Opposition supporters set fire to cars, looted shops and hurled stones at police during the anti-government protests, which have also highlighted grievances over falling living standards during the pandemic.
Schools have been ordered shut for a week.
Ghana was hit by a nationwide power outage on Sunday in "a total system shutdown", the country's electricity provider Gridco said.
The Ghana Grid Company Limited (GRIDCo) said that at "approximately 2.10pm, a challenge in the power system led to a total system shutdown. This led to an interruption in power supply to all parts of the country," the company said in a statement.
It added: "GRIDCo is also working to ascertain the reasons behind the total system shutdown."
The power outage drew criticism from Ghanaians online.
Gary Al-Smith said on Twitter: "Basically, they don't know why the lights are off and working to solve it."
Johnnie Hughes also tweeted his criticism. "Yes, we are Ghanaians. Special people by all means. In the past, when the lights went off, we blamed the President of the day. This time we know better... all eyes on GRIDCO and ECG, because the President of the day doesn't operate lights."
Six people including civilians were killed when security forces in northern Burkina Faso were ambushed by militants.
A soldier and five civilians from the Volunteers for the Defence of the Fatherland (VDP) were killed in the attack.
"The Kourao VDP were patrolling the area and were targeted by armed individuals. A unit went to their aid and came under heavy fire," the AFP news agency quoted a security source as saying on Sunday.
The civilian volunteers are part of a network that helps the army in fighting militant groups operating in Burkina Faso.
The VDP was formed more than a year ago to bolster efforts by vigilante groups operating in the volatile northern and eastern regions.
BBC News, Maputo
Mozambique will on Monday begin a countrywide vaccination campaign against Covid-19.
Health workers will be the first to be vaccinated because of their “high exposure to infection” during work.
The Ministry of Health says it has distributed 121,530 vaccine doses to the provinces, out of the 200,000 doses that the country received from China last month.
Mozambique has so far confirmed 62,520 coronavirus cases, with 693 deaths and 46,421 recoveries.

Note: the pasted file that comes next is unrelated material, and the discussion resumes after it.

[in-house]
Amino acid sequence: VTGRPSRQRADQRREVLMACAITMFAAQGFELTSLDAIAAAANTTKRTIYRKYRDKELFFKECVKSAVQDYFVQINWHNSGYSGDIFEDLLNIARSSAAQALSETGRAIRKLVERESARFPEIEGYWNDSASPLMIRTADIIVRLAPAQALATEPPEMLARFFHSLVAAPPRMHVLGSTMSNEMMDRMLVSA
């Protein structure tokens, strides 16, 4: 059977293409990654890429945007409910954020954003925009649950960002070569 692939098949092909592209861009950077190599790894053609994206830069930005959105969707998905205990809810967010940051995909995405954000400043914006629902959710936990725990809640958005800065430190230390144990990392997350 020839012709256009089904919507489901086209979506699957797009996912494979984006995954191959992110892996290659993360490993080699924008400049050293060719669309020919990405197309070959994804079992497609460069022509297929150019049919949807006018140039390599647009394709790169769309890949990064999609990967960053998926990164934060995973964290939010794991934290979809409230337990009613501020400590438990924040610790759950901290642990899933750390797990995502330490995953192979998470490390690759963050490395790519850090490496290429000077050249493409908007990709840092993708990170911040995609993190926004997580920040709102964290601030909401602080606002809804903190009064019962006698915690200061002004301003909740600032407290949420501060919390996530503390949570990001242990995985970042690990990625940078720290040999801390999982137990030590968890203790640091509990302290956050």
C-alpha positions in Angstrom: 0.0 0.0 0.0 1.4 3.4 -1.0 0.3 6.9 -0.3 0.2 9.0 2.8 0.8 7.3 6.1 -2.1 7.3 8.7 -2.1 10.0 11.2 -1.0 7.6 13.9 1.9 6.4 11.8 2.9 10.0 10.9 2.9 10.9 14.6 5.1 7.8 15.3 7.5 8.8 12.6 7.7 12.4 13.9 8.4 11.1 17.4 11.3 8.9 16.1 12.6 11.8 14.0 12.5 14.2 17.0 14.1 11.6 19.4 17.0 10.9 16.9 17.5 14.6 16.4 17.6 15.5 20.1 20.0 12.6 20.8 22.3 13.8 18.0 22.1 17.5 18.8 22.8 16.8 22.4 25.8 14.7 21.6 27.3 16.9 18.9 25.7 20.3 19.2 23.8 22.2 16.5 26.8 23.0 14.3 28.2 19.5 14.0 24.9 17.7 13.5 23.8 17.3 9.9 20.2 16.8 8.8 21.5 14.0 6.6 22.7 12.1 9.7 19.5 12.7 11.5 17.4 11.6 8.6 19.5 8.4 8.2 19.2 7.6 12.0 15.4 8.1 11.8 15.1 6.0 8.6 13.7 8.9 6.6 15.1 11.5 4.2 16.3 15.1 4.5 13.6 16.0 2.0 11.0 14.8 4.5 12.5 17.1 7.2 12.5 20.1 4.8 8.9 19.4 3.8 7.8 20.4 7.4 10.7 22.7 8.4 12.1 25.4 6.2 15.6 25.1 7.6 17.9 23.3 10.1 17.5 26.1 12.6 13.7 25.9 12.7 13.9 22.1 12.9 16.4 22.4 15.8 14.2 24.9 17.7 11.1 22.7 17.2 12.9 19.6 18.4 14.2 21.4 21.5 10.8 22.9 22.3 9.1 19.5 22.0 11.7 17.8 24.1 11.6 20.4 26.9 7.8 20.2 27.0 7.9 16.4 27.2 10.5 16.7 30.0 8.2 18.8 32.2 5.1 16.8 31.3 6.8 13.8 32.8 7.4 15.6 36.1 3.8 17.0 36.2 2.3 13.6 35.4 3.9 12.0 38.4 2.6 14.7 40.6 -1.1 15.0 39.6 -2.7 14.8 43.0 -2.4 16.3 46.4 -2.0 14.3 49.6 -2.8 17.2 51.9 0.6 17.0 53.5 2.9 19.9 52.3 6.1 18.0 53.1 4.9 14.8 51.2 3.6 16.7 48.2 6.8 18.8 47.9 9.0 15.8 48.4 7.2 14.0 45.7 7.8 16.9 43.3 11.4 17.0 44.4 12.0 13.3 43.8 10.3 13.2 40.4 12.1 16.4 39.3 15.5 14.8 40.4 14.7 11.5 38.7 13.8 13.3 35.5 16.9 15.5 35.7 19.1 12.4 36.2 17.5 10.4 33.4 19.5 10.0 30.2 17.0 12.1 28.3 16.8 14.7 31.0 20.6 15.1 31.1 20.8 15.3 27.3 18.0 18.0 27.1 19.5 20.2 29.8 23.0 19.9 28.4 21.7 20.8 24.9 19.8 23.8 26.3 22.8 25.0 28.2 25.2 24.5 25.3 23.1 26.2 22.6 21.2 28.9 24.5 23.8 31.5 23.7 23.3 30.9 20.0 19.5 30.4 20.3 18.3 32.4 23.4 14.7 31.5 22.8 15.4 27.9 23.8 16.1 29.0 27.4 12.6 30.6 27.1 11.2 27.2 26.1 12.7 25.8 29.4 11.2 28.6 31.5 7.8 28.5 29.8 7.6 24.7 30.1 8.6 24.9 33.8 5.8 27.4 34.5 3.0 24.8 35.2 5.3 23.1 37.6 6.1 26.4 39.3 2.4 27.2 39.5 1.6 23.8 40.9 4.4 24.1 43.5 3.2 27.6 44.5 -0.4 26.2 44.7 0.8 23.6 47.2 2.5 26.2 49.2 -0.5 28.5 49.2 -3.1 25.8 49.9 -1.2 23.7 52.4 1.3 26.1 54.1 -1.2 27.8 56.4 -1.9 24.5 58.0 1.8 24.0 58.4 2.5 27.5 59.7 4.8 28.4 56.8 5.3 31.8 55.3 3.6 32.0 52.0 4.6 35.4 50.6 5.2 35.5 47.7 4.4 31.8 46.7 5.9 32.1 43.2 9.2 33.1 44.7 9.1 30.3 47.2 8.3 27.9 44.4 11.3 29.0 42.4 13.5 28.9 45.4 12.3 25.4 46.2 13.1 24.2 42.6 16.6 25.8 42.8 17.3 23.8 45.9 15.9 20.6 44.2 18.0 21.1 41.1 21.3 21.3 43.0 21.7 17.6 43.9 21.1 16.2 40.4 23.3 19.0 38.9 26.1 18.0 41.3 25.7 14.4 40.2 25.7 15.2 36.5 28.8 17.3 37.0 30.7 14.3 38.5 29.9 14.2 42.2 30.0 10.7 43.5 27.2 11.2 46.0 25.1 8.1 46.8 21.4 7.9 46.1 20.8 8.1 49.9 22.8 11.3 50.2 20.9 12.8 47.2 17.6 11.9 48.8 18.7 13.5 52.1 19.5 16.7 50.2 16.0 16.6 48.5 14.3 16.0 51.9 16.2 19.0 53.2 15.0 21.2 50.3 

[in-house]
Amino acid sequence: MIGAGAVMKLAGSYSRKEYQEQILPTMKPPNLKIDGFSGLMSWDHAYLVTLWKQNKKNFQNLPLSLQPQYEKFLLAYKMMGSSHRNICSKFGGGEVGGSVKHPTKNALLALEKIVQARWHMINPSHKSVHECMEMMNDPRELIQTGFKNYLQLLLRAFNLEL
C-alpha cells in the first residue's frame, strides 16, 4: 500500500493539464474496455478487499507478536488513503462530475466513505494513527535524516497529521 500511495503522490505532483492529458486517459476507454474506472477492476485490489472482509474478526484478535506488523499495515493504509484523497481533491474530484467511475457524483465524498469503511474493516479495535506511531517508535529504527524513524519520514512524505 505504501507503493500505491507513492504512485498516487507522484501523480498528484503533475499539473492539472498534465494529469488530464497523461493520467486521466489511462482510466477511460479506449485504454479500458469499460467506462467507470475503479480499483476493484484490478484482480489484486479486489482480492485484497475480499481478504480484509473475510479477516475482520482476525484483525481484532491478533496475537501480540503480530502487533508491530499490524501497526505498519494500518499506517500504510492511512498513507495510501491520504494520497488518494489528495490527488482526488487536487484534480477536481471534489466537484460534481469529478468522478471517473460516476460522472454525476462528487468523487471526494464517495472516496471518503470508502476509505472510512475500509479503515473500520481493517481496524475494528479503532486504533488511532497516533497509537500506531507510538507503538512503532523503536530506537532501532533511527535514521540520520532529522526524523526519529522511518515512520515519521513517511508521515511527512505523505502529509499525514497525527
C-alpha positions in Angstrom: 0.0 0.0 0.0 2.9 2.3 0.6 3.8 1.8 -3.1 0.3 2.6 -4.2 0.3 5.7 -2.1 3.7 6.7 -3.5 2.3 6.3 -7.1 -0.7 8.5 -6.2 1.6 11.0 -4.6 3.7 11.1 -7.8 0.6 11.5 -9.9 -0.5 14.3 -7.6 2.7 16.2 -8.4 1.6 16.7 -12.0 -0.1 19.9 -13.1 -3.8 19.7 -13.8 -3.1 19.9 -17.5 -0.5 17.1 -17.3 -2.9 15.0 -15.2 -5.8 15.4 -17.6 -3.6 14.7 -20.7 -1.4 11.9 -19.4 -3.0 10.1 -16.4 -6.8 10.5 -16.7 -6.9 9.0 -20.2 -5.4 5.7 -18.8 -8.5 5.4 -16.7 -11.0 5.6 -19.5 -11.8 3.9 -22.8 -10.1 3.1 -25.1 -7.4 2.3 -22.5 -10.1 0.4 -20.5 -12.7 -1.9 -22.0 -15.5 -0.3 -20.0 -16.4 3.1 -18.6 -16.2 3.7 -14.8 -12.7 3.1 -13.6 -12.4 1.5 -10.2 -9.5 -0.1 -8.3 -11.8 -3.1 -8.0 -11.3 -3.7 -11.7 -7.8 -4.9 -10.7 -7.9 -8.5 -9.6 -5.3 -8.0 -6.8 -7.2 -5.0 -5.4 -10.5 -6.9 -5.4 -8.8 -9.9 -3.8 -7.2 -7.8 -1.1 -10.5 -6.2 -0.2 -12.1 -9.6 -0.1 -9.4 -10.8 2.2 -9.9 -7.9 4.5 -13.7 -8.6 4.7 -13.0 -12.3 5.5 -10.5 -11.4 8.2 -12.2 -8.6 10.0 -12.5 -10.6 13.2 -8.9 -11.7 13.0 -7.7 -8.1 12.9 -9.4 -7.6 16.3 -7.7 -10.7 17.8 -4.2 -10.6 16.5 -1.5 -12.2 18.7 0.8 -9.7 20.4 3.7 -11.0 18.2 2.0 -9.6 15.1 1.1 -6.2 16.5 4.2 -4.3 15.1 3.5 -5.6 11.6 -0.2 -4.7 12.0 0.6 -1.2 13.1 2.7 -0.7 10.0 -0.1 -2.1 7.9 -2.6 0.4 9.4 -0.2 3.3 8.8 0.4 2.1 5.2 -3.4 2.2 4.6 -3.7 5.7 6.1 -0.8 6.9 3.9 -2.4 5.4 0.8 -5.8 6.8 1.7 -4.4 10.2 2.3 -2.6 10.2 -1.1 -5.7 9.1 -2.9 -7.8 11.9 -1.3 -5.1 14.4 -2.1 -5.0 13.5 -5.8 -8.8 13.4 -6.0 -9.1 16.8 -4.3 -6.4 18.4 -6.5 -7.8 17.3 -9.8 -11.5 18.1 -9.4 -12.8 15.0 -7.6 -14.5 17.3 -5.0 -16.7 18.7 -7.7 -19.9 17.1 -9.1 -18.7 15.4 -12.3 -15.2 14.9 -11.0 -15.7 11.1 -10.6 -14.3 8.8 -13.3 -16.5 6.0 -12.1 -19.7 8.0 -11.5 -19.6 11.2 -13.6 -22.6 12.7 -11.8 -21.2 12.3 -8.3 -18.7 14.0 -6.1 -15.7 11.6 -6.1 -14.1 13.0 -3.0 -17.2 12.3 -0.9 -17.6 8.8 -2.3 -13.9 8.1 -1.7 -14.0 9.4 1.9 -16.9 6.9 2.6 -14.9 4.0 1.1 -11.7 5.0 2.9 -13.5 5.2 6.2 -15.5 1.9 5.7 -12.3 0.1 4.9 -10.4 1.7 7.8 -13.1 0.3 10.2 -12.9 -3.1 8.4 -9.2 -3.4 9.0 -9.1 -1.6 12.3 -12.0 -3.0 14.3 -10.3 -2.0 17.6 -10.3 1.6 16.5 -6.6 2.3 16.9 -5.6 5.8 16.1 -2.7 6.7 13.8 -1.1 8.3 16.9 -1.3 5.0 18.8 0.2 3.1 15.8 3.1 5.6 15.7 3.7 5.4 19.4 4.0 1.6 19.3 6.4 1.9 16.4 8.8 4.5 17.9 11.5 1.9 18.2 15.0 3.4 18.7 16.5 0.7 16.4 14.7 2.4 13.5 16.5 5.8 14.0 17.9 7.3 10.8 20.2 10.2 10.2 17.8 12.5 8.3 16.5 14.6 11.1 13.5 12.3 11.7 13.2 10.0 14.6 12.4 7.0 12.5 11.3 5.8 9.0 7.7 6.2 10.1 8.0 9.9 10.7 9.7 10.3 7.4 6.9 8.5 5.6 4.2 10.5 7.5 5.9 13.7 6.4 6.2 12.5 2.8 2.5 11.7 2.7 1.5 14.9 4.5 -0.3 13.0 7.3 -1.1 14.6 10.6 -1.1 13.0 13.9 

The country expects to receive an additional 484,000 vaccine doses on Monday. These include 384,000 from the Covax initiative and 100,000 of the Covishield vaccine donated by India.
Africa editor, BBC World Service
Officials in Equatorial Guinea have appealed for international help following a series of explosions that left at least 15 people dead and 500 injured.
The cause of the blasts has been put down to an accident at a military base.
In a statement read out on national television, President Teodoro Obiang Nguema said the explosions had been caused by the negligence of the team in charge of storing dynamite inside the military base.
That put an end to the hours of speculation over what exactly had happened.
It’s not surprising that the health services were quickly overwhelmed – these were extremely powerful explosions that flattened homes and tore the roofs off buildings.
Videos from the scene showed injured people staggering through clouds of smoke to reach safety.
What’s not clear is how many people were trapped under the rubble.
Port Louis, Mauritius
A Chinese-flagged fishing boat ran aground on a coral reef in Mauritius, about 10 kilometres (6.2 miles) from the capital, Port Louis.
The vessel, LURONGYUANYU 588, got stuck in Pointe aux Sables a few nautical miles from a public beach.
It has 130 tonnes of diesel and five tonnes of dressing oil on board but no fish, according to the Fisheries Minister Sudheer Maudhoo.
The boat was meant to be bunkering (the process of transferring fuel to and from a ship) and taking provisions in Port Louis.
“The boat is not taking on water and there is no oil leak at the moment,” the minister said.
“A contingency plan in case of an oil spill in the port of Port Louis has been deployed."
The boat's 16 crew members were rescued on Sunday evening. They included 14 Chinese nationals, one Indonesian sailor and one Filipino.
The Mauritius National Coast Guard said there was a distress call from the fishing boat. The stormy sea made the rescue operation difficult and a police helicopter was called for backup.